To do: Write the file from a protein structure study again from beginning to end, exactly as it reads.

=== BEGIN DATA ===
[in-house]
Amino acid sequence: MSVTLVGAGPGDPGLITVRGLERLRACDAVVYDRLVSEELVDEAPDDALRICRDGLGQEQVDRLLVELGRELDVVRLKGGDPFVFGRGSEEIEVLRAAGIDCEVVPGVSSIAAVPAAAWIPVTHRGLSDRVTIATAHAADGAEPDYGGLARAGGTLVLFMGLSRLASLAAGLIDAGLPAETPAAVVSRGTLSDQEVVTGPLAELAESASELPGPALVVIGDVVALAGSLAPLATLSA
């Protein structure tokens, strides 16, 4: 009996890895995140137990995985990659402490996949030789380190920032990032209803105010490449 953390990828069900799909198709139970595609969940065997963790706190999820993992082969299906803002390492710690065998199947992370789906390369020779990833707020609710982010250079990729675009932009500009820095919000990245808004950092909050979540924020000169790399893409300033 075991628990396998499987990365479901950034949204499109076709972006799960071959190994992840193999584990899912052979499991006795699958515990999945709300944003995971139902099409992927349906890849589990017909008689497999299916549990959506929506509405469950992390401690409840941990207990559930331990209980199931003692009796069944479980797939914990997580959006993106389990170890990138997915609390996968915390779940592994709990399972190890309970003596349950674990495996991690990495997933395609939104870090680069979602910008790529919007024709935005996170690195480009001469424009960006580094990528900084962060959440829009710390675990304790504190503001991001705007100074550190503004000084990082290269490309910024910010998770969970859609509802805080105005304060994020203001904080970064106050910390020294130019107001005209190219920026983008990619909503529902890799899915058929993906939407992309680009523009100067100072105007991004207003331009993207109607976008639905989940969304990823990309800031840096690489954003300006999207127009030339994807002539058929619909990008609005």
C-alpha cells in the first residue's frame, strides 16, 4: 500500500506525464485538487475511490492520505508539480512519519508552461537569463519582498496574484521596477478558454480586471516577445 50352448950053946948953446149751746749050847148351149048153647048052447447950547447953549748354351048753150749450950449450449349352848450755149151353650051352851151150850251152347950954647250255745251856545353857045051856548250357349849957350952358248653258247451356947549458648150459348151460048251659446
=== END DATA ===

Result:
[in-house]
Amino acid sequence: MSVTLVGAGPGDPGLITVRGLERLRACDAVVYDRLVSEELVDEAPDDALRICRDGLGQEQVDRLLVELGRELDVVRLKGGDPFVFGRGSEEIEVLRAAGIDCEVVPGVSSIAAVPAAAWIPVTHRGLSDRVTIATAHAADGAEPDYGGLARAGGTLVLFMGLSRLASLAAGLIDAGLPAETPAAVVSRGTLSDQEVVTGPLAELAESASELPGPALVVIGDVVALAGSLAPLATLSA
């Protein structure tokens, strides 16, 4: 009996890895995140137990995985990659402490996949030789380190920032990032209803105010490449 953390990828069900799909198709139970595609969940065997963790706190999820993992082969299906803002390492710690065998199947992370789906390369020779990833707020609710982010250079990729675009932009500009820095919000990245808004950092909050979540924020000169790399893409300033 075991628990396998499987990365479901950034949204499109076709972006799960071959190994992840193999584990899912052979499991006795699958515990999945709300944003995971139902099409992927349906890849589990017909008689497999299916549990959506929506509405469950992390401690409840941990207990559930331990209980199931003692009796069944479980797939914990997580959006993106389990170890990138997915609390996968915390779940592994709990399972190890309970003596349950674990495996991690990495997933395609939104870090680069979602910008790529919007024709935005996170690195480009001469424009960006580094990528900084962060959440829009710390675990304790504190503001991001705007100074550190503004000084990082290269490309910024910010998770969970859609509802805080105005304060994020203001904080970064106050910390020294130019107001005209190219920026983008990619909503529902890799899915058929993906939407992309680009523009100067100072105007991004207003331009993207109607976008639905989940969304990823990309800031840096690489954003300006999207127009030339994807002539058929619909990008609005």
C-alpha cells in the first residue's frame, strides 16, 4: 500500500506525464485538487475511490492520505508539480512519519508552461537569463519582498496574484521596477478558454480586471516577445 50352448950053946948953446149751746749050847148351149048153647048052447447950547447953549748354351048753150749450950449450449349352848450755149151353650051352851151150850251152347950954647250255745251856545353857045051856548250357349849957350952358248653258247451356947549458648150459348151460048251659446